Sugar as toxic as cigarettes and alcohol???



Ok so I watched the  60 minutes episode on sugar (click here and watch it!). The research is in. Sugar is as toxic as cigarettes and alcohol. In studies using human volunteers fed a regimented diet followed by blood tests, they found that increasing sugar in the diet, elevated the bad LDL cholesterol, the culprit in heart disease and heart attack deaths.

It turns out sugar also feeds cancer cells. They love glucose (sugar) as much as our muscle cells love sugar for exercise.

What was interesting is that in an evolutionary sense, we have learned to eat and enjoy sugar since plants were on the earth. There is not one plant that contains sugar that is poisonous. Therefore eating a plant with sugar was considered safe. Now we have taken it too far. We are eating way too much sugar in blatant treats like candy, cakes and ice cream, but also drinking sugar in soda pop, sports drinks, and even fruit juice.

Sugar is often a hidden ingredient in foods that don’t even taste sweet. Many processed foods are made with high fructose corn syrup, which has little to do with corn. So the bottom-line. If you want to eat the perfect diet, seriously cut down on sugar. The recommendation for men is no more than 150 grams of sugar and for woman no more than 100 grams per day.

Eat your sugar naturally in fruit and real food that does not come out of a box or package. Fruit has natural sugar, satisfying our need for something sweet, but it also adds vitamins and fiber.

Avoid white breads, sweetened yogurts, sweetened cereals and the obvious gooey desserts.

When you are buying breakfast cereals make sure they have less than 5 grams of sugar and lots of fiber and protein.

Avoid Soft drinks, sports drinks and fruit juices with added sugars.

Drink more water and eat more fresh foods.

In the end, you know I am the Middle Way so although I pretty much follow my own recommendations, I will occasionally have my cake and eat it too!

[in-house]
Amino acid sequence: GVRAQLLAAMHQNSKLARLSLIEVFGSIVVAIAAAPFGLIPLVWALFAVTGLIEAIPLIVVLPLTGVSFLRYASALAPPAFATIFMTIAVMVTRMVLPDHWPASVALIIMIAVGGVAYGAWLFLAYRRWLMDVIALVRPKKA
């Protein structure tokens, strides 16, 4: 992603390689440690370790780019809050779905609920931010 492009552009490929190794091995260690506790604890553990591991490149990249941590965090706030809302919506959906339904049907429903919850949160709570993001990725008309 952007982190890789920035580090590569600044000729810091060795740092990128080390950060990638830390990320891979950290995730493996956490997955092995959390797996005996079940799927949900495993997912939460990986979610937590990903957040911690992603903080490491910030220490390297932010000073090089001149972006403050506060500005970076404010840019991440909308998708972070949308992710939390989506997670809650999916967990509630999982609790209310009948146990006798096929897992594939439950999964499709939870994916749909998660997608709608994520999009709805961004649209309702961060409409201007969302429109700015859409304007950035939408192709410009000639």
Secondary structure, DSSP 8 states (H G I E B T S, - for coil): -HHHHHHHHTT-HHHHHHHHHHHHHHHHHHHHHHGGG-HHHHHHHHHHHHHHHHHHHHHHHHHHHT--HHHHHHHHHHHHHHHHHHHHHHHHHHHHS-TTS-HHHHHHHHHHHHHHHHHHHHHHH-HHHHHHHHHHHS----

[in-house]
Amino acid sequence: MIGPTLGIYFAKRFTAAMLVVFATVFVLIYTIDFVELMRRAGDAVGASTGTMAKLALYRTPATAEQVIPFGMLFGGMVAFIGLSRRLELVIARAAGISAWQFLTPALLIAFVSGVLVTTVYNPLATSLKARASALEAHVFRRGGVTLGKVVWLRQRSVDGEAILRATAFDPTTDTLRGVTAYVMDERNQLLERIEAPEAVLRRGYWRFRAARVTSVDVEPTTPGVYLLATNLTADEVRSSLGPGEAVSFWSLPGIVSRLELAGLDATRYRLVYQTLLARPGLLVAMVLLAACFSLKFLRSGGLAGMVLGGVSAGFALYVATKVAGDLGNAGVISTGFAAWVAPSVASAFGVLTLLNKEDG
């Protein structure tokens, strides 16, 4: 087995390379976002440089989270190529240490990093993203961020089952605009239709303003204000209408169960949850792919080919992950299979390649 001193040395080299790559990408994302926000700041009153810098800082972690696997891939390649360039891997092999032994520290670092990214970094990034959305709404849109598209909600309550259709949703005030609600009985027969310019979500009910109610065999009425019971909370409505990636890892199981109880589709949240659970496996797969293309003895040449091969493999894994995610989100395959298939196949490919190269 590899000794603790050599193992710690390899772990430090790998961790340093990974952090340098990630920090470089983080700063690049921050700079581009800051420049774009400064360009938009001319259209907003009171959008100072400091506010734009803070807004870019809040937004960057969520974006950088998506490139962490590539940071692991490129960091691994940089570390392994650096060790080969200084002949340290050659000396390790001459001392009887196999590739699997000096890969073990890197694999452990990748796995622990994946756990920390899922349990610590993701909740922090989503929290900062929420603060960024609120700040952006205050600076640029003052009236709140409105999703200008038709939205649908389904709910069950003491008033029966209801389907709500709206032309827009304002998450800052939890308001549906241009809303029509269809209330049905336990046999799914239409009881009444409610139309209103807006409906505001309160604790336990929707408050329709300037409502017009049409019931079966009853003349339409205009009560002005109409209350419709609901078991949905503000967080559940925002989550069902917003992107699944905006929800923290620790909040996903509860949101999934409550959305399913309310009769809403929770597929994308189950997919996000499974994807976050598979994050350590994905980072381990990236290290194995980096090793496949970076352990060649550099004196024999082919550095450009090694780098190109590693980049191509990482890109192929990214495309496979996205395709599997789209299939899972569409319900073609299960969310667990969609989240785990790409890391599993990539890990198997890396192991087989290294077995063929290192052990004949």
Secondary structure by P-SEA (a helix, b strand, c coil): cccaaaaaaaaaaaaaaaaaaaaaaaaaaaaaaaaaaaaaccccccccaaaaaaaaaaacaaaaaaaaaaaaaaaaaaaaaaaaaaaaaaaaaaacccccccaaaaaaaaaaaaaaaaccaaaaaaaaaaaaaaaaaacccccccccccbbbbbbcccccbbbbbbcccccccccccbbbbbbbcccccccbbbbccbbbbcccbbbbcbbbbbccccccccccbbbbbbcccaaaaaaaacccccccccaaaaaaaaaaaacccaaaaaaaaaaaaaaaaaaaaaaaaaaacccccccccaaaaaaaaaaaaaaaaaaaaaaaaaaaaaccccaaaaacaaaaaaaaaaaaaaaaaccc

Why have a colonoscopy and how often?

Why get a colonoscopy and how often?

A Colonoscopy is a procedure in which a Gastroenterologist uses a scope to look inside the entire large intestine (colon) from the rectum to the lower part of the small intestine.  By looking inside, the physician can see the health of the colon, and can biopsy suspicious areas, remove polyps, and determine the cause of inflammation or bleeding.

A colonoscopy is the number one procedure for discovering early colon cancer and considered routine screening. A colonoscopy is usually recommended for prevention and early detection by the age of 50 years old. If you have a relative who has had colon cancer, you may need a colonoscopy at a younger age.

It is recommended that we have a colonoscopy every 10 years if there are no abnormalities in the colon. If you have bleeding, polyps, or inflammatory bowel disease it is recommended to have a colonoscopy every 5 years. I get a colonoscopy every 5 years because of a history of rectal bleeding and a chronic fissure in that area.

The preparation is worse than the procedure. Since your colon must be completely empty of all debris, you must take a laxative formula the day before. There are various formulas that doctors use for their patients to prepare the colon.

I just had my colonoscopy. For my prep this time I had to take laxative pills and a whole bottle of Miralax mixed with Gatorade. So, guess what you do for the rest of the day? Spend a lot of time in the bathroom. I did several soduko puzzles and finished reading my New York Times. I also caught up on some quiet work and watched some of my favorite DVR programs. I made the day as pleasant as I could.